Unlike Critical Duty ammunition, the Critical Defense line feature propellants custom-tailored to use in compact handguns for lower recoil and muzzle flip from a shorter barrel. The breadth of the Critical Defense line is more varied than that of the Duty line, ranging from the .22 WMR to the 410.
Hornady Gelatin Tests
I recently acquired two new defensive 9 mm handguns for CCW use. The first is a Smith & Wesson M&P9 with thumb safety and the other is a Smith & Wesson Shield without a thumb safety. I sent both to Apex Tactical for custom trigger work and had the slides and primary controls of both guns Cerakote finished in tungsten. I also equipped the Shield with a LaserMax red laser unit. The M&P9 was to be my primary carry gun, and the Shield a backup. I thought this would be a great opportunity to try out some of the Hornady ammunition for each of the guns.
Based on my research, I selected the 9 mm 135-gr. +P Critical Duty load for the M&P9 and the 9 mm 115-gr. Critical Defense load for the Shield. During a discussion with Hornady regarding the ammunition, I was informed that the company had tested the ammunition based on the FBI protocol regarding its performance through heavy clothing (and several other mediums) into gelatin. I was also informed that this information is available on the company’s website.
According to Hornady’s testing, the Critical Duty load I selected had very consistent gelatin testing results. It was fired from a 4.5” barrel during the testing. In bare gelatin, it penetrated to a 14” depth, expanded to .581” in diameter and retained 99.6 percent of its weight. Through heavy clothing, it penetrated 15”, expanded to .517” and retained 99.3 percent of its weight. When shot through sheet metal, it penetrated to a 14.5” depth, expanded to .506” and retained 98.4 percent of its weight. Through wall board, it penetrated to 13”, expanded to .592” and retained 100 percent of its weight. Through plywood, it penetrated to 14.75”, expanded to .520” and retained 99.6 percent of its weight. And finally, through glass it penetrated to 14.75”, expanded to .437“and retained 69.6 percent of its weight.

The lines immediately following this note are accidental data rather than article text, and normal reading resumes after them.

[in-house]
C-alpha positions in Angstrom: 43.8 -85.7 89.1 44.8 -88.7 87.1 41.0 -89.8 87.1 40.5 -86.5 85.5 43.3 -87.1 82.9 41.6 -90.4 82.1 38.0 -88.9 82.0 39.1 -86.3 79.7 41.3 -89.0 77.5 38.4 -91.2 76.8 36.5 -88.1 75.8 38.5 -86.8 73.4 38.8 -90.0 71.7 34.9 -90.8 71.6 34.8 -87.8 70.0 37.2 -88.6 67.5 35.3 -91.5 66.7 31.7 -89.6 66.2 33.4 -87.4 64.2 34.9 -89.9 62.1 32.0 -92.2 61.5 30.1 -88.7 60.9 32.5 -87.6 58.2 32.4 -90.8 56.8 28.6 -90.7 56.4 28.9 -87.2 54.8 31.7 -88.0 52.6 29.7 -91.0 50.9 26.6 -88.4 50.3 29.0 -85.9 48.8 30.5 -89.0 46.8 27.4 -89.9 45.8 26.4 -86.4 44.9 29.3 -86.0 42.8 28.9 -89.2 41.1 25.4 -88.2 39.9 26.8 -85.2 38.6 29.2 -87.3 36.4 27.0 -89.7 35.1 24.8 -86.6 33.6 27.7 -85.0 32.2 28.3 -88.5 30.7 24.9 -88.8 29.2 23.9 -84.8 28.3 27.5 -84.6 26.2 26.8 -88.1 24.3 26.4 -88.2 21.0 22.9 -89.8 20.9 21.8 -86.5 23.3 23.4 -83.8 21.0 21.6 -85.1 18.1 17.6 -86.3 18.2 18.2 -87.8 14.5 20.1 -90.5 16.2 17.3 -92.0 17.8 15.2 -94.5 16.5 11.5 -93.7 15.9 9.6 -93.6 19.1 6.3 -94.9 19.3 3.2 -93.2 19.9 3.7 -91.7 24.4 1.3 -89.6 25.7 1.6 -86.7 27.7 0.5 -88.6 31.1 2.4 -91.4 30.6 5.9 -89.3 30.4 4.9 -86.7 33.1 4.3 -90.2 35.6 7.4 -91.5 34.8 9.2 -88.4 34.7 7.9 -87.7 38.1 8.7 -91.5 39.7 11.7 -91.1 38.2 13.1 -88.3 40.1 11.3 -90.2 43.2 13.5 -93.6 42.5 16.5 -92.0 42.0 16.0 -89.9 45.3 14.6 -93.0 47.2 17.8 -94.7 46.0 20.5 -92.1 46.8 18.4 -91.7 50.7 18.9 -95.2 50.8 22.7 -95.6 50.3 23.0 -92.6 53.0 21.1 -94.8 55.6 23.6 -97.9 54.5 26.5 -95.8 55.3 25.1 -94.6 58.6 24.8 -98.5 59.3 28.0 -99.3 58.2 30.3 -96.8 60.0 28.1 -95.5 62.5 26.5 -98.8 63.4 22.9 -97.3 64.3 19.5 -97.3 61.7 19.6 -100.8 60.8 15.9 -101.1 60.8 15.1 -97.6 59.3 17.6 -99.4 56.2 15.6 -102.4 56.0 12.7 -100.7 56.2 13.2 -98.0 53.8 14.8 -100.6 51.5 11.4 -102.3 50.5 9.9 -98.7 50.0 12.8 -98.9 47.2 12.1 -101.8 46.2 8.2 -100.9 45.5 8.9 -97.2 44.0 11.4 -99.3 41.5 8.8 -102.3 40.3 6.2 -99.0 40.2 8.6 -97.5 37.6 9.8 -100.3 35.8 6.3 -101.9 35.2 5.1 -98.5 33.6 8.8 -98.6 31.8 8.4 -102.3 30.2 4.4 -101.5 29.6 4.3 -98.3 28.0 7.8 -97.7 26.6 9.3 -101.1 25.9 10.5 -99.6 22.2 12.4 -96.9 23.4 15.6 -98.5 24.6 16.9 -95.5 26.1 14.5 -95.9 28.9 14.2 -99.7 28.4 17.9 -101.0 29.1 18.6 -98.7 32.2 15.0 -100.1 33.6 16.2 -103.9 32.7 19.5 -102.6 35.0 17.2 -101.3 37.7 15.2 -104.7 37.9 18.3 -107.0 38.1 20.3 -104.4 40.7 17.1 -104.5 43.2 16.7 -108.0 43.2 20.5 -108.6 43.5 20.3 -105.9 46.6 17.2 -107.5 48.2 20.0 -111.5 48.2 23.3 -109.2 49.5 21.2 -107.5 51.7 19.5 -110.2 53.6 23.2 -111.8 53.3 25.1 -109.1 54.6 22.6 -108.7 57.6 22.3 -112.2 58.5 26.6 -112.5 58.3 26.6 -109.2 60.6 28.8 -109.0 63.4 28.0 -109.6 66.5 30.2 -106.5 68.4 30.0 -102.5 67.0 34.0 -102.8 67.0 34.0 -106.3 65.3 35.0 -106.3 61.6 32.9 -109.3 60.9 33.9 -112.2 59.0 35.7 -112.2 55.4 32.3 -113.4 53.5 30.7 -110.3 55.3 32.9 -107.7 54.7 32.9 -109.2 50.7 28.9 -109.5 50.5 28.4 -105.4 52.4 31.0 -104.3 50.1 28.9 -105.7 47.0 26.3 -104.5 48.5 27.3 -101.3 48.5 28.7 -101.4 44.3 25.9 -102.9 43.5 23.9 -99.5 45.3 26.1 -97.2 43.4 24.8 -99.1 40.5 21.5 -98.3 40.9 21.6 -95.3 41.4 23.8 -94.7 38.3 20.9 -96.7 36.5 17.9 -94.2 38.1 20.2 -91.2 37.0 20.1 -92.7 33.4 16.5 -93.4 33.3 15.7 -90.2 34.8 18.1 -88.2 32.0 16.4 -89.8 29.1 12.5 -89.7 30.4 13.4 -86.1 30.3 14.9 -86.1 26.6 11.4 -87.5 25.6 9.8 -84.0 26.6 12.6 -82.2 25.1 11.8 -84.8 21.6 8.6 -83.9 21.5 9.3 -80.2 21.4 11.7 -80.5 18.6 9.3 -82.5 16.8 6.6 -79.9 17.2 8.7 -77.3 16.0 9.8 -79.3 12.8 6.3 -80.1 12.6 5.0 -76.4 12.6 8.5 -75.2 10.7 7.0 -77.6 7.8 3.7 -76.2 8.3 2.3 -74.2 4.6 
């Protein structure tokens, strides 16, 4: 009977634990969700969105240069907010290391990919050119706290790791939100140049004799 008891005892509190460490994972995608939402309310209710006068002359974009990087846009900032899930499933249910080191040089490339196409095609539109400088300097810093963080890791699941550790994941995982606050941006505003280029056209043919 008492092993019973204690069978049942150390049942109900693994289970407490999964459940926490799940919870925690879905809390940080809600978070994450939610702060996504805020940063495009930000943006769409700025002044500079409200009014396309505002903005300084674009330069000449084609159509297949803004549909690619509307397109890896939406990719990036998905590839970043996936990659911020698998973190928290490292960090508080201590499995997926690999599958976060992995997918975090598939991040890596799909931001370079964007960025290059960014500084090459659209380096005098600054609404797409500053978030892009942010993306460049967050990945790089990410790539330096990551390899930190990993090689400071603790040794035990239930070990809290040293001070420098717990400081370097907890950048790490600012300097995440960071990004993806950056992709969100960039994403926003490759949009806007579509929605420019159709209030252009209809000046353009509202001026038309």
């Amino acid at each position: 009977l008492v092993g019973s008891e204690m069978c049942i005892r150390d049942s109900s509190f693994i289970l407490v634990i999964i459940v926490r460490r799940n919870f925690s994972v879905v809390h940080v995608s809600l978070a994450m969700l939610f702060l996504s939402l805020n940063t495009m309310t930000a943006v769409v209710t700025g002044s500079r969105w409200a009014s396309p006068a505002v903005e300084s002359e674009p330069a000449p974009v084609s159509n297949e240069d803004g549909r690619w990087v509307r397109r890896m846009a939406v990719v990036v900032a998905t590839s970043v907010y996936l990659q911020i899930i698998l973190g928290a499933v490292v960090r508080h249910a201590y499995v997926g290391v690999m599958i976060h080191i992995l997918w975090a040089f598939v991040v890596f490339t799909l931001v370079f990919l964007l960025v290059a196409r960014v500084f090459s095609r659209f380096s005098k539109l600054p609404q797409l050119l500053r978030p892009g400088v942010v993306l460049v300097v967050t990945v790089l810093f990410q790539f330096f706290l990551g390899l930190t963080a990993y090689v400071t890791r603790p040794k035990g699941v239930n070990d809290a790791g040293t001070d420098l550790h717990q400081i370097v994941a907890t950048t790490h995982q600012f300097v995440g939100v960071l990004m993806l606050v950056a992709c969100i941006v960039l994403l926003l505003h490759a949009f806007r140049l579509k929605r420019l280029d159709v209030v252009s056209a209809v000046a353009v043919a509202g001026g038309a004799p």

The Critical Defense load I selected was also tested, although not in the full range of mediums that the duty load was (as it is not designed to penetrate barriers). It was fired from a 3” barrel into gelatin through heavy clothing. It penetrated to a depth of 11.25”, expanded to .55” and retained 100 percent of its weight.
Since I plan to carry this ammunition in the guns for self-defense, I obviously needed to verify its reliability in my two selected firearms. I took a sampling of both the Critical Duty and the Critical Defense 9 mm loads out to the range with both pistols and put them through their paces. Over the course of the testing, I ran about 150 rounds of each load through its respective pistol. I did not have a single malfunction during this run.
I also shot the full-size M&P9 from a sandbagged bench at 25 yards and the compact Shield at 7 yards, firing three 5-shot groups of each load through the appropriate pistol. The Critical Duty gave me a best five-shot group of a very tight 2.01” at 25 yards with the M&P9, and the Critical Defense gave me a 1.25” best group at 7 yards with the Shield. Velocity of the 135-gr. Critical Duty averaged at 1,110 feet per second 10 feet from the muzzle, while the 115-gr. Critical Defense averaged 1,060 at the same distance.
Based upon the performance I was getting from the loads in my selected carry guns and the results that Hornady was showing as part of their testing, I think that these two loads are good choices for my everyday carry set up. Do I know that they will perform exactly as advertised under every conceivable variable? Obviously, no. But, with Hornady’s reputation for reliable performance and the specs on these rounds, I feel very confident that I can count on them when I need them. For more information, visit hornady.com.